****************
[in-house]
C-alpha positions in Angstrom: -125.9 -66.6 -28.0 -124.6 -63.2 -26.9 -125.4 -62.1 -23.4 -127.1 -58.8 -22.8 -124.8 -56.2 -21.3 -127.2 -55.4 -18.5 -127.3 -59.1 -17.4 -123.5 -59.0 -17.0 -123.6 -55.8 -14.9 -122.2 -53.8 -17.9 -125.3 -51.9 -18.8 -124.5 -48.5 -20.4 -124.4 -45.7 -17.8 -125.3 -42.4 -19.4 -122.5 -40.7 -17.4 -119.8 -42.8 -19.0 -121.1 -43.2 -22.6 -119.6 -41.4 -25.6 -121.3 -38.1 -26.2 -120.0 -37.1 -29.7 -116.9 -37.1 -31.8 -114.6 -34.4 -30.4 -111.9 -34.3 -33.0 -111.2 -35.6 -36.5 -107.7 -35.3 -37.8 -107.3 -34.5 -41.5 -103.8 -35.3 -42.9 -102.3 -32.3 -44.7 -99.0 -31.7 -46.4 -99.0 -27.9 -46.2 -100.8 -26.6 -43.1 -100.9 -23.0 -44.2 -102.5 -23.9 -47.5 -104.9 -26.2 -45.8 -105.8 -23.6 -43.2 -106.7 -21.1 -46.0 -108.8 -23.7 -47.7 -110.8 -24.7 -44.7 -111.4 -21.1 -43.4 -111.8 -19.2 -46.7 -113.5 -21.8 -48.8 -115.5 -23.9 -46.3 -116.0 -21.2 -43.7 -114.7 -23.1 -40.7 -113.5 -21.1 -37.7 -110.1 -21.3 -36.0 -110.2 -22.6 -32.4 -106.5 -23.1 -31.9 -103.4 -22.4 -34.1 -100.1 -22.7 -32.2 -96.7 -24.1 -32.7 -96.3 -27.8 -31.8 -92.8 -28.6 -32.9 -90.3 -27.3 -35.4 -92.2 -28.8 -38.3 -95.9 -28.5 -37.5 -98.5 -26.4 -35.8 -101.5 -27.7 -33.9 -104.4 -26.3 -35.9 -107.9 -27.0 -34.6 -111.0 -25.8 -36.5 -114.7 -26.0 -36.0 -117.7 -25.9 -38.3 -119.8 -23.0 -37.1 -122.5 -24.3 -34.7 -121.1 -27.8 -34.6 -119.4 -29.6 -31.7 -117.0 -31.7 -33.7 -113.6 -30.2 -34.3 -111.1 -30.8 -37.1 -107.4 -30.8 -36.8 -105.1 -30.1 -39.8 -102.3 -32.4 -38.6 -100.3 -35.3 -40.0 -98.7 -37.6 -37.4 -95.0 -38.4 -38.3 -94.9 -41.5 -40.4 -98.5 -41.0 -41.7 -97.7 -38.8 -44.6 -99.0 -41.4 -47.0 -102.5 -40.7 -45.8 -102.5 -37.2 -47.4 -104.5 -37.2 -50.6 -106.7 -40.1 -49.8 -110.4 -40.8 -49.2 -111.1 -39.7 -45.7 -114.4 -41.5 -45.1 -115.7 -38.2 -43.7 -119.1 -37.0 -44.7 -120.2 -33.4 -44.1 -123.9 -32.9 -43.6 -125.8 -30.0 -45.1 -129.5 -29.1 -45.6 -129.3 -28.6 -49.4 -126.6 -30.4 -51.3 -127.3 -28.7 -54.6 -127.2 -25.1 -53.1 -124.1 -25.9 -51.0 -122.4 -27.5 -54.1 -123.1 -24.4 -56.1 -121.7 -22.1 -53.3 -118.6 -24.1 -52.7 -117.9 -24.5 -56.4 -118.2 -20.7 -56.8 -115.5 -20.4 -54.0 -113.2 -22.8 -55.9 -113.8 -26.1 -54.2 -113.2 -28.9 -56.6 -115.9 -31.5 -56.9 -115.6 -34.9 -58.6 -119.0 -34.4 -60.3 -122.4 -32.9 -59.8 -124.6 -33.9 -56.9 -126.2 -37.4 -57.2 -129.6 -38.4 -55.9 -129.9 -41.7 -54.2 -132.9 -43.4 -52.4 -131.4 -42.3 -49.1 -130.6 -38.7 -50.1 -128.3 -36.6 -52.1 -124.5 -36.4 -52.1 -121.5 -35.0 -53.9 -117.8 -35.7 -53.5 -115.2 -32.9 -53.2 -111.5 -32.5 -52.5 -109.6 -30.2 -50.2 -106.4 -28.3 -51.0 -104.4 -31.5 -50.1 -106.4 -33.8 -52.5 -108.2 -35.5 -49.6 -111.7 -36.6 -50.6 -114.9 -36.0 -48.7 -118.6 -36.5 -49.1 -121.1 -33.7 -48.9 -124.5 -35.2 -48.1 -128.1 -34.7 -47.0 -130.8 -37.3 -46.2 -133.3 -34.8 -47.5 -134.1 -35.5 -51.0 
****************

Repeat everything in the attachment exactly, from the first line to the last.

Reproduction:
[in-house]
C-alpha positions in Angstrom: -125.9 -66.6 -28.0 -124.6 -63.2 -26.9 -125.4 -62.1 -23.4 -127.1 -58.8 -22.8 -124.8 -56.2 -21.3 -127.2 -55.4 -18.5 -127.3 -59.1 -17.4 -123.5 -59.0 -17.0 -123.6 -55.8 -14.9 -122.2 -53.8 -17.9 -125.3 -51.9 -18.8 -124.5 -48.5 -20.4 -124.4 -45.7 -17.8 -125.3 -42.4 -19.4 -122.5 -40.7 -17.4 -119.8 -42.8 -19.0 -121.1 -43.2 -22.6 -119.6 -41.4 -25.6 -121.3 -38.1 -26.2 -120.0 -37.1 -29.7 -116.9 -37.1 -31.8 -114.6 -34.4 -30.4 -111.9 -34.3 -33.0 -111.2 -35.6 -36.5 -107.7 -35.3 -37.8 -107.3 -34.5 -41.5 -103.8 -35.3 -42.9 -102.3 -32.3 -44.7 -99.0 -31.7 -46.4 -99.0 -27.9 -46.2 -100.8 -26.6 -43.1 -100.9 -23.0 -44.2 -102.5 -23.9 -47.5 -104.9 -26.2 -45.8 -105.8 -23.6 -43.2 -106.7 -21.1 -46.0 -108.8 -23.7 -47.7 -110.8 -24.7 -44.7 -111.4 -21.1 -43.4 -111.8 -19.2 -46.7 -113.5 -21.8 -48.8 -115.5 -23.9 -46.3 -116.0 -21.2 -43.7 -114.7 -23.1 -40.7 -113.5 -21.1 -37.7 -110.1 -21.3 -36.0 -110.2 -22.6 -32.4 -106.5 -23.1 -31.9 -103.4 -22.4 -34.1 -100.1 -22.7 -32.2 -96.7 -24.1 -32.7 -96.3 -27.8 -31.8 -92.8 -28.6 -32.9 -90.3 -27.3 -35.4 -92.2 -28.8 -38.3 -95.9 -28.5 -37.5 -98.5 -26.4 -35.8 -101.5 -27.7 -33.9 -104.4 -26.3 -35.9 -107.9 -27.0 -34.6 -111.0 -25.8 -36.5 -114.7 -26.0 -36.0 -117.7 -25.9 -38.3 -119.8 -23.0 -37.1 -122.5 -24.3 -34.7 -121.1 -27.8 -34.6 -119.4 -29.6 -31.7 -117.0 -31.7 -33.7 -113.6 -30.2 -34.3 -111.1 -30.8 -37.1 -107.4 -30.8 -36.8 -105.1 -30.1 -39.8 -102.3 -32.4 -38.6 -100.3 -35.3 -40.0 -98.7 -37.6 -37.4 -95.0 -38.4 -38.3 -94.9 -41.5 -40.4 -98.5 -41.0 -41.7 -97.7 -38.8 -44.6 -99.0 -41.4 -47.0 -102.5 -40.7 -45.8 -102.5 -37.2 -47.4 -104.5 -37.2 -50.6 -106.7 -40.1 -49.8 -110.4 -40.8 -49.2 -111.1 -39.7 -45.7 -114.4 -41.5 -45.1 -115.7 -38.2 -43.7 -119.1 -37.0 -44.7 -120.2 -33.4 -44.1 -123.9 -32.9 -43.6 -125.8 -30.0 -45.1 -129.5 -29.1 -45.6 -129.3 -28.6 -49.4 -126.6 -30.4 -51.3 -127.3 -28.7 -54.6 -127.2 -25.1 -53.1 -124.1 -25.9 -51.0 -122.4 -27.5 -54.1 -123.1 -24.4 -56.1 -121.7 -22.1 -53.3 -118.6 -24.1 -52.7 -117.9 -24.5 -56.4 -118.2 -20.7 -56.8 -115.5 -20.4 -54.0 -113.2 -22.8 -55.9 -113.8 -26.1 -54.2 -113.2 -28.9 -56.6 -115.9 -31.5 -56.9 -115.6 -34.9 -58.6 -119.0 -34.4 -60.3 -122.4 -32.9 -59.8 -124.6 -33.9 -56.9 -126.2 -37.4 -57.2 -129.6 -38.4 -55.9 -129.9 -41.7 -54.2 -132.9 -43.4 -52.4 -131.4 -42.3 -49.1 -130.6 -38.7 -50.1 -128.3 -36.6 -52.1 -124.5 -36.4 -52.1 -121.5 -35.0 -53.9 -117.8 -35.7 -53.5 -115.2 -32.9 -53.2 -111.5 -32.5 -52.5 -109.6 -30.2 -50.2 -106.4 -28.3 -51.0 -104.4 -31.5 -50.1 -106.4 -33.8 -52.5 -108.2 -35.5 -49.6 -111.7 -36.6 -50.6 -114.9 -36.0 -48.7 -118.6 -36.5 -49.1 -121.1 -33.7 -48.9 -124.5 -35.2 -48.1 -128.1 -34.7 -47.0 -130.8 -37.3 -46.2 -133.3 -34.8 -47.5 -134.1 -35.5 -51.0 